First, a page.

15. Dennis you're absolutely right. In the past year I've had 3 very long term customers give up their Zs due to their ages. Two of them are original owners. I find this situation very sad indeed. Perhaps my sadness is reflected in my own situation. Although I get around just fine at almost 70 and still put a few hundred miles on my 280 every year I recognize that the end is closer than the beginning.
  16. Some old and new photos of my '73 240Z. (I am the original owner) My 240Z in 1973 1982, Daily Driver loved by our daughter . 2019: after restoration - loved by the next generation
  17. Just saw this thread, thanks to Motorman7's recent post. My car was just restored by Motorman7 and we took it to ZCON in Branson (which has a Stock judging category) and also to JCCS last Saturday. It was no surprise that my '73, which barely missed 1st place at ZCON in the Stock category, did not get a sniff at JCCS. And the car Motorman7 restored just before mine, did not get anything at the new northern California Golden Week Kyusha Festival held May 4th in Richmond, CA. That car has also been to a couple of Concours events this summer, and found that the judges (from the SCCA SF Bay area region) do not have any experience with classic Japanese cars. I had Motorman7 restore my Z to stock, not because I was looking for trophies, but for a (Highly Successful!) attempt to recapture my youth. But, thanks to Motorman, I do want to show the world what a wonderful car the original Z was. and so I am taking it to both Japanese classic car shows and local Concours events. And having too much fun doing that. (just ask my wife...) The last Concours of the season in N. California is in Sacramento (Neillo Concours Serano at El Dorado Hills), and the only traditional Concours I can get to this year. I plan on having fun there too, and may bringing a little more visibility for classic Japanese car to that stuffy old crowd. I will report. 1973, two weeks after I bought it. Near Whidbey Island Naval Air Station, Washington Daily Driver 1973 to 1988. 1983, Irvine, CA: Loved by the whole family... 1990ish to 2007: Being Preserved for Restoration (yeah, that's what I'm calling t!) N. California 2007 to 2018: a better "preservation" location At ZCON, 2019: Motorman7's work being judged. 287 points! 2019 at JCCS, no awards, but LOTS of interest. Back home! Still loved by the whole family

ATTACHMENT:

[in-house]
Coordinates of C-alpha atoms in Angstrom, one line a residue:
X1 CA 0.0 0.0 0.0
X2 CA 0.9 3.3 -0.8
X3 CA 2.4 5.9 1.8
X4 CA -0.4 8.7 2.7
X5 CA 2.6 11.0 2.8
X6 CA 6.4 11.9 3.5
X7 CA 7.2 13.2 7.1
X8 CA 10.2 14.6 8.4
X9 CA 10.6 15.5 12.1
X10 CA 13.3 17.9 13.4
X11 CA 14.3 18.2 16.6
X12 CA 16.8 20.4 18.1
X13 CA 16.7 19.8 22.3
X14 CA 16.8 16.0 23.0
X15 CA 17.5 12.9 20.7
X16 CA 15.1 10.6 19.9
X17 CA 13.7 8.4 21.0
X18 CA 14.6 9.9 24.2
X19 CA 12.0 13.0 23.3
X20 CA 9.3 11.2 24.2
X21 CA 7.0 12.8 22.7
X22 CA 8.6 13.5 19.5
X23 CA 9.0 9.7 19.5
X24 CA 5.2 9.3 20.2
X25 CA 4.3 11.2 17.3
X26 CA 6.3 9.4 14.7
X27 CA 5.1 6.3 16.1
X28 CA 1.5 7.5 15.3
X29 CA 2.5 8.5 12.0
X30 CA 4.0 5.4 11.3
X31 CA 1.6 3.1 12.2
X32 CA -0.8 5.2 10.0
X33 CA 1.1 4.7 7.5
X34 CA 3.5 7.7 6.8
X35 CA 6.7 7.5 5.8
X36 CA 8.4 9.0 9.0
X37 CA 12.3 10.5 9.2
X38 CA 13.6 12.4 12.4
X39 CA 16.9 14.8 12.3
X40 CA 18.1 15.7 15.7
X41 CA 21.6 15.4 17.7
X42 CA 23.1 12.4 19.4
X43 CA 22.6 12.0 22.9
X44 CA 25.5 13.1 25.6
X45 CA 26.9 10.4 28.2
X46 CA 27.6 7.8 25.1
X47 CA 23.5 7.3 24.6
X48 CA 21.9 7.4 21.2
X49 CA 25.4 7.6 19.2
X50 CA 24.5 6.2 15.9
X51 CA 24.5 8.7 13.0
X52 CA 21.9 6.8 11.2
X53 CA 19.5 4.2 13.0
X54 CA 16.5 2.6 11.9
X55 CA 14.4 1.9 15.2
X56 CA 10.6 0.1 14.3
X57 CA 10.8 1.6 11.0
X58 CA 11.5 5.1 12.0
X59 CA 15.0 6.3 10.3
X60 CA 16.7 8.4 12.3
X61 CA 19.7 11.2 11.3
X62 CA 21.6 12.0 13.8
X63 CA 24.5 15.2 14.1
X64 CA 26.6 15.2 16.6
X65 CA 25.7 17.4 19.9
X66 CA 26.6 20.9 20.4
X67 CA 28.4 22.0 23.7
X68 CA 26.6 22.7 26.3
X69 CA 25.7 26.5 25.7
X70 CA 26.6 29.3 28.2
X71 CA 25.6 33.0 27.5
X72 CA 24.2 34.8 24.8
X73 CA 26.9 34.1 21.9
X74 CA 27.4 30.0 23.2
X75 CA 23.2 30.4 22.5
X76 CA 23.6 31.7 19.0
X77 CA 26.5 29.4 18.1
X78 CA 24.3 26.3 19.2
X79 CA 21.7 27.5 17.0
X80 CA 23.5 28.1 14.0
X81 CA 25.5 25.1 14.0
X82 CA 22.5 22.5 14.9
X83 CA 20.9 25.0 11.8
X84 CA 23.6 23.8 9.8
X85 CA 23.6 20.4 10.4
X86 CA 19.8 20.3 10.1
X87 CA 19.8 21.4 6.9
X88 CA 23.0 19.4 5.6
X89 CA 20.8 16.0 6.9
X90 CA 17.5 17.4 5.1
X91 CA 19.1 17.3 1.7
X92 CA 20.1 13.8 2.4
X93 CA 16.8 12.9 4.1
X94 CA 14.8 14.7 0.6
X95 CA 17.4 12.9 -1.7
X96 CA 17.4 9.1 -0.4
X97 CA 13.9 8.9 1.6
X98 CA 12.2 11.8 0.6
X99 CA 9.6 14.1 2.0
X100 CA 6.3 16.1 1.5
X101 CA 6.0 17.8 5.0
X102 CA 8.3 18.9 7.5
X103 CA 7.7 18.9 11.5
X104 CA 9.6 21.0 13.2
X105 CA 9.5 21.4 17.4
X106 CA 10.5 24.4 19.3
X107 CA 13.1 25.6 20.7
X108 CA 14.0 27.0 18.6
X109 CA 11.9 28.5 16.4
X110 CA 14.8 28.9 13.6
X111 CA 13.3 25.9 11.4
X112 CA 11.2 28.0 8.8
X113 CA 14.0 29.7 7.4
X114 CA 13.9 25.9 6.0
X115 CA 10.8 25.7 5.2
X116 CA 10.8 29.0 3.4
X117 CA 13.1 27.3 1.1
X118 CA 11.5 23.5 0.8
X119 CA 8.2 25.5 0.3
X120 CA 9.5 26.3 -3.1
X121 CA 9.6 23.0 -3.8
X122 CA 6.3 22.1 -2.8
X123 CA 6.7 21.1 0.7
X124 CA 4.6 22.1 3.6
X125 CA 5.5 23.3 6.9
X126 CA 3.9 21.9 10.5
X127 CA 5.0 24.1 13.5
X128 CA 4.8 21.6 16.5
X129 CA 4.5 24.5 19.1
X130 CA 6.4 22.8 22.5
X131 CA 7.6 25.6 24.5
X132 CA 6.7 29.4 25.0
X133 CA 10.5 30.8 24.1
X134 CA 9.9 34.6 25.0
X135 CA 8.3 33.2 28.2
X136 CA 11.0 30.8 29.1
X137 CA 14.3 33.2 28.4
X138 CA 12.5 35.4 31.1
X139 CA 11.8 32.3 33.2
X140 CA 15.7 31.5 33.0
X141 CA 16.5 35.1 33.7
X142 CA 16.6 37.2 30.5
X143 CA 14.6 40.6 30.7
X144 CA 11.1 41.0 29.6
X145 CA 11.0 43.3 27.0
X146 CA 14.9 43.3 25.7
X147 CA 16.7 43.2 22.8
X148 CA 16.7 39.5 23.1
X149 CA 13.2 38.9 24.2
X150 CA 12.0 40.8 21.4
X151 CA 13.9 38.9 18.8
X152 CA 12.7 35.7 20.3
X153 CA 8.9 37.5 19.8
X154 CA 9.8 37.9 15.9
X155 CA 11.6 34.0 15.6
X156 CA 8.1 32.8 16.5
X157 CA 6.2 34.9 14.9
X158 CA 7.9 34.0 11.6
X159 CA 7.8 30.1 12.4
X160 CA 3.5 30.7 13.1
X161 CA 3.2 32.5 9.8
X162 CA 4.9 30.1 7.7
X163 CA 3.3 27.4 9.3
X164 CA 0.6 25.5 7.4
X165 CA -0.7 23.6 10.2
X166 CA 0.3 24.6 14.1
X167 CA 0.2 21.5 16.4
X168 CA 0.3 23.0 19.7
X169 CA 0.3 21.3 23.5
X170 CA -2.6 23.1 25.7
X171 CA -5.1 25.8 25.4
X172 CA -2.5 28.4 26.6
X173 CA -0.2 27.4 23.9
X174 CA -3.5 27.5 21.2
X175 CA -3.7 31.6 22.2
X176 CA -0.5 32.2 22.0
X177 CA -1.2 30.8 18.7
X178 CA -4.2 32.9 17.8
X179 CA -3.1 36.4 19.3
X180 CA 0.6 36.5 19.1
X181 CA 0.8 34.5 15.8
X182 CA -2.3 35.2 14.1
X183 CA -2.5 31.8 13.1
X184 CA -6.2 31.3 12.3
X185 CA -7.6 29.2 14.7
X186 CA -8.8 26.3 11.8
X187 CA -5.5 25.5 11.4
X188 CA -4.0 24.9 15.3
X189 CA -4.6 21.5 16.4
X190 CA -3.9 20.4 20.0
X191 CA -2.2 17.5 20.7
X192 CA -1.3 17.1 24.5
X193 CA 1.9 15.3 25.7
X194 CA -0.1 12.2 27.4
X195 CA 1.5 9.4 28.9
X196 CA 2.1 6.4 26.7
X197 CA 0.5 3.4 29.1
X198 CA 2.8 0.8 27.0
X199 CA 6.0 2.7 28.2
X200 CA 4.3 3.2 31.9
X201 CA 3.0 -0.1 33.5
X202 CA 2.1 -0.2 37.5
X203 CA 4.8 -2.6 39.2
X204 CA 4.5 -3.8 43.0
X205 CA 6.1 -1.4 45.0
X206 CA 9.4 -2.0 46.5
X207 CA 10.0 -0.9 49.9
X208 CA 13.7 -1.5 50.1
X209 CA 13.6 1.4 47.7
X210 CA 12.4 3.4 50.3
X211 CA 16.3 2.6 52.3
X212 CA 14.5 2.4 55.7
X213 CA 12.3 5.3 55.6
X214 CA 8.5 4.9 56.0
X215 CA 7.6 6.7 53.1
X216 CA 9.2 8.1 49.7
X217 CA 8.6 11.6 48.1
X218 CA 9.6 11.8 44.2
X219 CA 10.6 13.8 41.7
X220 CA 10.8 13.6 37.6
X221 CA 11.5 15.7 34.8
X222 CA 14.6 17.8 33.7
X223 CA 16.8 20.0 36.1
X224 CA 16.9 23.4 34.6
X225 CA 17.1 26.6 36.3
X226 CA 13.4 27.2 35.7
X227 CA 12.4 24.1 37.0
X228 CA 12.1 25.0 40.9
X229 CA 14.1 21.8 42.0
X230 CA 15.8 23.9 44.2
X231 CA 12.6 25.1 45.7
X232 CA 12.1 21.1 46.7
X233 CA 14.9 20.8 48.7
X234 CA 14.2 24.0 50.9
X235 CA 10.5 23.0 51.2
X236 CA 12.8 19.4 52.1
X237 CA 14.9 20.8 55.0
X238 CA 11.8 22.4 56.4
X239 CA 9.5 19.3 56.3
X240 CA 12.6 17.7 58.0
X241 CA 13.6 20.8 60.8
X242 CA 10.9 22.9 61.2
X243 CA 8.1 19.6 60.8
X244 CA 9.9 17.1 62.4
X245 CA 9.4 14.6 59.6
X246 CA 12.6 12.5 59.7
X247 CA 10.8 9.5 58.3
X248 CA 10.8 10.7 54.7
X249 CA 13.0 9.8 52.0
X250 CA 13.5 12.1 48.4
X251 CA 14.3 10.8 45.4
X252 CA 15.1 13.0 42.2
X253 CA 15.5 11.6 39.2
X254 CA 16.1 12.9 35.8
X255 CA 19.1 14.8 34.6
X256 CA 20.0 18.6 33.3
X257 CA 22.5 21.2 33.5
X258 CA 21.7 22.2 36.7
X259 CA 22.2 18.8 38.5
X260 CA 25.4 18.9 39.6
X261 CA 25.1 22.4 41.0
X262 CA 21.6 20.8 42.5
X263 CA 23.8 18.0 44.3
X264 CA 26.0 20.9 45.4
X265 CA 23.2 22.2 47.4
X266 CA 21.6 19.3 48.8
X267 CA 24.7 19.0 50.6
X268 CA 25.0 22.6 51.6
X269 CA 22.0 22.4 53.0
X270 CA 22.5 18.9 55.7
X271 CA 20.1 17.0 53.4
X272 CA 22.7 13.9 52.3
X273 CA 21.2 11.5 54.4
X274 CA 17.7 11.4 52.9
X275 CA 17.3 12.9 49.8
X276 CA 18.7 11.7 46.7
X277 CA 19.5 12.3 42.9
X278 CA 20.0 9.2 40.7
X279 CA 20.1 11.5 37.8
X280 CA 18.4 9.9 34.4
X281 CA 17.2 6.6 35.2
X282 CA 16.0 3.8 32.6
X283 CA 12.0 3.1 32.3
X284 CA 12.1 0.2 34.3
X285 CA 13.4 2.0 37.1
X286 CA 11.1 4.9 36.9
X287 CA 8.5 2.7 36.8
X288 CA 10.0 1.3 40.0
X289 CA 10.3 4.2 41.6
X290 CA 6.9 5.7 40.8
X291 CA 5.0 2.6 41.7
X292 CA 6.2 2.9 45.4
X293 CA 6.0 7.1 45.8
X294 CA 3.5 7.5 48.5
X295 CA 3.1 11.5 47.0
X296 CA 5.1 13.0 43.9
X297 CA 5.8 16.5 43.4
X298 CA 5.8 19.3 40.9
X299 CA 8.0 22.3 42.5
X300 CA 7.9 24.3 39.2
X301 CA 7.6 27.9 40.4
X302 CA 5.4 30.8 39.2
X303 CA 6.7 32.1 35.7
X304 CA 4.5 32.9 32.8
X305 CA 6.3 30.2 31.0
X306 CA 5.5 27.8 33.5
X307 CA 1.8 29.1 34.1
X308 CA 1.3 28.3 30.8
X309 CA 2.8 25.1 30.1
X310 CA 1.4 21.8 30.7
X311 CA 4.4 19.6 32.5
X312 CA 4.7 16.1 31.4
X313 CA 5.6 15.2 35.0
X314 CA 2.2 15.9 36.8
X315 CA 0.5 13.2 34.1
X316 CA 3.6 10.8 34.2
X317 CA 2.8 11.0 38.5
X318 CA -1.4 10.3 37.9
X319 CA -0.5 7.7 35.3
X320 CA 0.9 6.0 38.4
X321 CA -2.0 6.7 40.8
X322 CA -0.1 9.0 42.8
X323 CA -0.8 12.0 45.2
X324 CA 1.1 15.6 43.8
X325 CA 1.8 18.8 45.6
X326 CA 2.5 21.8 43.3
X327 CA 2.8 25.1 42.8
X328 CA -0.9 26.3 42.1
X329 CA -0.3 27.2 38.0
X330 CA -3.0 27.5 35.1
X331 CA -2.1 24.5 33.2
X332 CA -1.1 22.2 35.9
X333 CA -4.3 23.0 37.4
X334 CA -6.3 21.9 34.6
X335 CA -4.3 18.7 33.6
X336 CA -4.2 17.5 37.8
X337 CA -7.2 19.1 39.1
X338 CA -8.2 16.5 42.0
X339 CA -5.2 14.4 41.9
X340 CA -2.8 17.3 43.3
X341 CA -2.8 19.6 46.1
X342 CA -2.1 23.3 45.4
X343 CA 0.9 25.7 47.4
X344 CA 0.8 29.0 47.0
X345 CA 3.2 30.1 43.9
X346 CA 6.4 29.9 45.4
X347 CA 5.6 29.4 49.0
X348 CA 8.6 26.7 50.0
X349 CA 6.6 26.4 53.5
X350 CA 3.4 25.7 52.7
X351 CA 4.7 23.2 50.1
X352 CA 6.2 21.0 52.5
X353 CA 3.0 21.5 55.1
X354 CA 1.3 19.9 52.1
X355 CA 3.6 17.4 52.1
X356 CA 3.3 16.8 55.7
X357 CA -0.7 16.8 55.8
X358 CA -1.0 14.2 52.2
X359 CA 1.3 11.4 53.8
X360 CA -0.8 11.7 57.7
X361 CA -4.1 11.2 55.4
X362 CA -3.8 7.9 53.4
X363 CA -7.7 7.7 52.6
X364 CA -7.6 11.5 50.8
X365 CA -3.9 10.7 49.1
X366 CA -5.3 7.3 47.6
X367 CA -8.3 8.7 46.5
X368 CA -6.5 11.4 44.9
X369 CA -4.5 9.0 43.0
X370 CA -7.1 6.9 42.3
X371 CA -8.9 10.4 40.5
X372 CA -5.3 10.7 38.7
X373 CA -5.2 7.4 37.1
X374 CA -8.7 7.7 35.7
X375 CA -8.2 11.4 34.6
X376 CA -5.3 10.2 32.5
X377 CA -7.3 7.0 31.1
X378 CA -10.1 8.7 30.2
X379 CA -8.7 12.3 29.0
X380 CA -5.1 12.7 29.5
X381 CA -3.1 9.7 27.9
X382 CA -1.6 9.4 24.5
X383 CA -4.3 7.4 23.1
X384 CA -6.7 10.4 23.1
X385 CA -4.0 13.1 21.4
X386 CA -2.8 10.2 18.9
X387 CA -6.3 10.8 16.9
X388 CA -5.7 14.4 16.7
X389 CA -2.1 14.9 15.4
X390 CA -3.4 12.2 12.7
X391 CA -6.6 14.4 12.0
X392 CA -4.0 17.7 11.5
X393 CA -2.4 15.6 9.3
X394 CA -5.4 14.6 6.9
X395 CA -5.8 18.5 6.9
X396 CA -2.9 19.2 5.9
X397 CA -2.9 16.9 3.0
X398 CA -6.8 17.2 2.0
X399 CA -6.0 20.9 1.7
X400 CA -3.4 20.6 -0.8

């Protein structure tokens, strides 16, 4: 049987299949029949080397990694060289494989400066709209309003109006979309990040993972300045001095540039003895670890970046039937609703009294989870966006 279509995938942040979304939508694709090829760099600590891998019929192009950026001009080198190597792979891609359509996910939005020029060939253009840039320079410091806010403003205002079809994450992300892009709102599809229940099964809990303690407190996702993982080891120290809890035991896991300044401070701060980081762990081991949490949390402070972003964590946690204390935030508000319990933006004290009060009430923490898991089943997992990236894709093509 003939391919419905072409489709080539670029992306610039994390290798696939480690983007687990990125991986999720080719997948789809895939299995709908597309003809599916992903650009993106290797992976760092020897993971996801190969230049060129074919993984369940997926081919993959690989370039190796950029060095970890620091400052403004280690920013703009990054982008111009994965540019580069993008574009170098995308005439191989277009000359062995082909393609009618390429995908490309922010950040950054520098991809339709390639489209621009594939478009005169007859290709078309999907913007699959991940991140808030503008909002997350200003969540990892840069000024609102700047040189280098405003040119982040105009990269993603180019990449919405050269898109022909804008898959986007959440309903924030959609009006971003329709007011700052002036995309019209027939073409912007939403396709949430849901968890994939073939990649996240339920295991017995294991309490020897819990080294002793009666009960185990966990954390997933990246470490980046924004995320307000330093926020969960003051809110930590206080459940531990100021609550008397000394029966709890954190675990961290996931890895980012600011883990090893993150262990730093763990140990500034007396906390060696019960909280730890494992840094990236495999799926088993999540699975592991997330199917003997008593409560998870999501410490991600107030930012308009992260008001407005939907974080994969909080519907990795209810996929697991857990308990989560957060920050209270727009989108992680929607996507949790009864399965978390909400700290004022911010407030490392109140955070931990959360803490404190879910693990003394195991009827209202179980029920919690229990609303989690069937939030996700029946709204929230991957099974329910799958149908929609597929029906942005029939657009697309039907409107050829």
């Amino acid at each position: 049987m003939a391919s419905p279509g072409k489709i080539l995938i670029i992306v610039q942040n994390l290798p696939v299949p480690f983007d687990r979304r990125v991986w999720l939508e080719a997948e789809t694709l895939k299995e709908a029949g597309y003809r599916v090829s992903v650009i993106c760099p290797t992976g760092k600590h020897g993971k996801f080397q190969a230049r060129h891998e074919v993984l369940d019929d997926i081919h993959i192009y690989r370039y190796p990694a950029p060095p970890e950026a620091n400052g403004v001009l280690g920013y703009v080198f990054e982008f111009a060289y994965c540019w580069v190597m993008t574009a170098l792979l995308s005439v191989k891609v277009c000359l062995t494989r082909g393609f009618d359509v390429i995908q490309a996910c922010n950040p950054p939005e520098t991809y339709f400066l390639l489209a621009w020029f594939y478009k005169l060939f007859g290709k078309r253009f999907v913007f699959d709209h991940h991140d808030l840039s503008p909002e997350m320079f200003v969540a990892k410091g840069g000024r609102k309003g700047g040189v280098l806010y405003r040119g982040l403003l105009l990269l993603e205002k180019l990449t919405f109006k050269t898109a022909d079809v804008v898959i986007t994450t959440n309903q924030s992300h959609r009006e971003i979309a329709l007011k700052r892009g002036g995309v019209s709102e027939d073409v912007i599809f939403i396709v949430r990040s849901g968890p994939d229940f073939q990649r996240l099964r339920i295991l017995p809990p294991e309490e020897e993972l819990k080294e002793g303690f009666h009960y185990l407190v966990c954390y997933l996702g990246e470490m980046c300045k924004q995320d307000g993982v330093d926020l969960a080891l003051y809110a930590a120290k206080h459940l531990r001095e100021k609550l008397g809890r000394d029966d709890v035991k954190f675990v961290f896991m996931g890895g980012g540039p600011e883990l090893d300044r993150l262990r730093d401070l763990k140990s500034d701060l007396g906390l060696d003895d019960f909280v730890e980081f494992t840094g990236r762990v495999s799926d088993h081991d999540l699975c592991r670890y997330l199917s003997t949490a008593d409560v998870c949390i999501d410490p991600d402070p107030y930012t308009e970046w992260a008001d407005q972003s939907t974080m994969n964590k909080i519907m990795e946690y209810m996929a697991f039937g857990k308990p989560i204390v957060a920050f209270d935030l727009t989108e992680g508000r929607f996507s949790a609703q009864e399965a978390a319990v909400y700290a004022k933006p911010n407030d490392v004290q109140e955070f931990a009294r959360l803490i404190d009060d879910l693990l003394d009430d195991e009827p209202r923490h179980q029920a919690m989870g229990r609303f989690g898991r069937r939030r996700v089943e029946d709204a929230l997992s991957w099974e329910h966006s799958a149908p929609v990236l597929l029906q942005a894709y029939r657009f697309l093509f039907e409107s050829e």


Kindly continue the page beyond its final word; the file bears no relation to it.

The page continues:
18. The 280 just sold for $22,000 on BaT and now it is going to Dubai, http://www.tominiclassics.com/ I made my parts and materials cost back and a little bit for my labour, I'm happy boy. Shopping list, another Z, bigger compressor, more lights in the shop, a new Tig welder🤩, maybe a spot welder too, ...
  19. Don't disregard automatic Zs. Looking at Zs over the years I've found the automatic Zs are usually still in better shape, a better chance that they were garaged sometime in their life, usually were driven less spiritedly and don't cost quite as much. It's really easy to convert an automatic to a manual in Zs and the used parts aren't very expensive yet, especially if you go with a four speed. Carbed Zs ended with the 1974 260Z. Anything after that was injected.
  20. Got the dash, I think you guys will be pleased with your dash.
  21. February 1972 paint after a cut and wax by an 80 year old professional. Back home... With her black satin panties on...